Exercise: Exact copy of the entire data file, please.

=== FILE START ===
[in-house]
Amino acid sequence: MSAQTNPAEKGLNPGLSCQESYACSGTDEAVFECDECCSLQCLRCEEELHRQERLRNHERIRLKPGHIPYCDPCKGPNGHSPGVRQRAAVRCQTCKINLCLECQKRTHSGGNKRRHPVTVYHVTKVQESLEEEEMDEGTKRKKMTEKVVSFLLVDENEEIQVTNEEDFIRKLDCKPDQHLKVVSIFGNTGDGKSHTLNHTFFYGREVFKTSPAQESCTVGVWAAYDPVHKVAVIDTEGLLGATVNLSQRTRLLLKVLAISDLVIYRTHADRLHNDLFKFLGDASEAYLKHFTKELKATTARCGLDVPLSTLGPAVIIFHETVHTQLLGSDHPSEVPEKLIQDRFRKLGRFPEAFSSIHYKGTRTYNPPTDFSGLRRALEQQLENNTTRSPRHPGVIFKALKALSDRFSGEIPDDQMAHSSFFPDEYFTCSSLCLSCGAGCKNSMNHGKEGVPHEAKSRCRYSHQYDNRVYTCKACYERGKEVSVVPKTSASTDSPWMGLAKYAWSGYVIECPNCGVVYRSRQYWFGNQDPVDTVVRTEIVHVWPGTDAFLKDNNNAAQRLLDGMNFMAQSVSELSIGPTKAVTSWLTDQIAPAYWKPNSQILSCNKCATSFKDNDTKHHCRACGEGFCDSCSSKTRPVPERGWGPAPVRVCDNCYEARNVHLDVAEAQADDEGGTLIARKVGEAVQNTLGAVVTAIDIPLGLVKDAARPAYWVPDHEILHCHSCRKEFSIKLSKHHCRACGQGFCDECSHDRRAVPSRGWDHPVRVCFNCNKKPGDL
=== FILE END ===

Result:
[in-house]
Amino acid sequence: MSAQTNPAEKGLNPGLSCQESYACSGTDEAVFECDECCSLQCLRCEEELHRQERLRNHERIRLKPGHIPYCDPCKGPNGHSPGVRQRAAVRCQTCKINLCLECQKRTHSGGNKRRHPVTVYHVTKVQESLEEEEMDEGTKRKKMTEKVVSFLLVDENEEIQVTNEEDFIRKLDCKPDQHLKVVSIFGNTGDGKSHTLNHTFFYGREVFKTSPAQESCTVGVWAAYDPVHKVAVIDTEGLLGATVNLSQRTRLLLKVLAISDLVIYRTHADRLHNDLFKFLGDASEAYLKHFTKELKATTARCGLDVPLSTLGPAVIIFHETVHTQLLGSDHPSEVPEKLIQDRFRKLGRFPEAFSSIHYKGTRTYNPPTDFSGLRRALEQQLENNTTRSPRHPGVIFKALKALSDRFSGEIPDDQMAHSSFFPDEYFTCSSLCLSCGAGCKNSMNHGKEGVPHEAKSRCRYSHQYDNRVYTCKACYERGKEVSVVPKTSASTDSPWMGLAKYAWSGYVIECPNCGVVYRSRQYWFGNQDPVDTVVRTEIVHVWPGTDAFLKDNNNAAQRLLDGMNFMAQSVSELSIGPTKAVTSWLTDQIAPAYWKPNSQILSCNKCATSFKDNDTKHHCRACGEGFCDSCSSKTRPVPERGWGPAPVRVCDNCYEARNVHLDVAEAQADDEGGTLIARKVGEAVQNTLGAVVTAIDIPLGLVKDAARPAYWVPDHEILHCHSCRKEFSIKLSKHHCRACGQGFCDECSHDRRAVPSRGWDHPVRVCFNCNKKPGDL